Aussie execs speak out on Apple's iPad

Aussie execs speak out on Apple's iPad

Summary: Key figures in Australia's information and communications technology community have been exuberant about the Apple iPad, calling it everything from "kick-ass" to a device that would be a tool for executives.

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TOPICS: Tablets
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Key figures in Australia's information and communications technology community have been exuberant about the Apple iPad, calling it everything from "kick-ass" to a device that would be a tool for executives.

Launched Thursday last week, the iPad is a tablet device based on Apple's iPhone operating system. It arrived in two flavours: Wi-Fi only and Wi-Fi with 3G in 16, 32 and 64 gigabyte versions.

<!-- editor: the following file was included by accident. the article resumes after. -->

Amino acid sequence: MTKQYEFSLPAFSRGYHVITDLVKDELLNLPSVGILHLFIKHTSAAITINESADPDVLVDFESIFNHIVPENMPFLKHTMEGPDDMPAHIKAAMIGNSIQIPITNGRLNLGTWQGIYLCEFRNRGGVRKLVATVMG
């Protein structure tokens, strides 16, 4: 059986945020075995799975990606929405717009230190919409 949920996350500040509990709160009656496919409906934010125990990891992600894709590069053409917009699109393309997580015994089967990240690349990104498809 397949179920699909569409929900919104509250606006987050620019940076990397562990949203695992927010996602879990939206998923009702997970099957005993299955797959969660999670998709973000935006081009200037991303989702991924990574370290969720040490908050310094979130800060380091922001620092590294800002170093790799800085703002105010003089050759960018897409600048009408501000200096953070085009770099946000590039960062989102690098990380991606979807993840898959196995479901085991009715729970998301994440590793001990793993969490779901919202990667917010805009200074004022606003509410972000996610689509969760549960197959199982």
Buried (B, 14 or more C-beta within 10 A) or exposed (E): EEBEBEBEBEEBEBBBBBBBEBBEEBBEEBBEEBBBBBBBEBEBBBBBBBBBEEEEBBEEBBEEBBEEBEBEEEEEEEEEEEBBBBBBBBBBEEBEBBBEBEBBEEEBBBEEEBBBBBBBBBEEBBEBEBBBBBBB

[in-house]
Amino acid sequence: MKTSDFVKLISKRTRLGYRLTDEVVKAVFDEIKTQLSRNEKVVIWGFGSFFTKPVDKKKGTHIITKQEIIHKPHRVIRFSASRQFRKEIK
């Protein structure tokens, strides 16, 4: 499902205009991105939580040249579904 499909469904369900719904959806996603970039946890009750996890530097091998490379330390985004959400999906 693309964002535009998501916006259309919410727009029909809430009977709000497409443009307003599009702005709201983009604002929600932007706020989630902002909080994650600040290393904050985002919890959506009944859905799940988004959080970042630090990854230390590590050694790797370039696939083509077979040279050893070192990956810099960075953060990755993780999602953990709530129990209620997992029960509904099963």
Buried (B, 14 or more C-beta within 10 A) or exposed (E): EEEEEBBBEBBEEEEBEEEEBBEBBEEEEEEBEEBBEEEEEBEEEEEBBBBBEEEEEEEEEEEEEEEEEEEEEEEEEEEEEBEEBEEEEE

Australia's mobile giants warmed to the idea of being a carrier of the device, but an Australian Apple spokesperson could not confirm a release date for the 3G version.

Simon Hackett Internode

Simon Hackett
(Credit: Internode)

Being an aircraft enthusiast, ISP Internode managing director Simon Hackett believed the device would be "a great platform" for "kick-ass" touchscreen navigational assistance in a sports aviation plane.

"I think the device looks great. Not perfect, but definitely great. And most of the 'not perfect' are things that'll get further improved in software updates over time," Hackett said.

He believed the device stood to become "a genuine third category" between a smartphone and laptop. It was "a grown up smartphone" that had grown to become "a media device" rather than "a physically cut down laptop", like a netbook, he said.

The only fault Hackett could personally see with it was that it didn't have an SD card slot built-in. It would need a "silly dongle" on the side to do that, he said.

Airline Jetstar chief information officer Stephen Tame said he would be waiting for mark II before he purchased one for himself, but that he would be looking at the device as a tool for executives within the company. "I see it as a better tool for corporate information and collaboration," he said.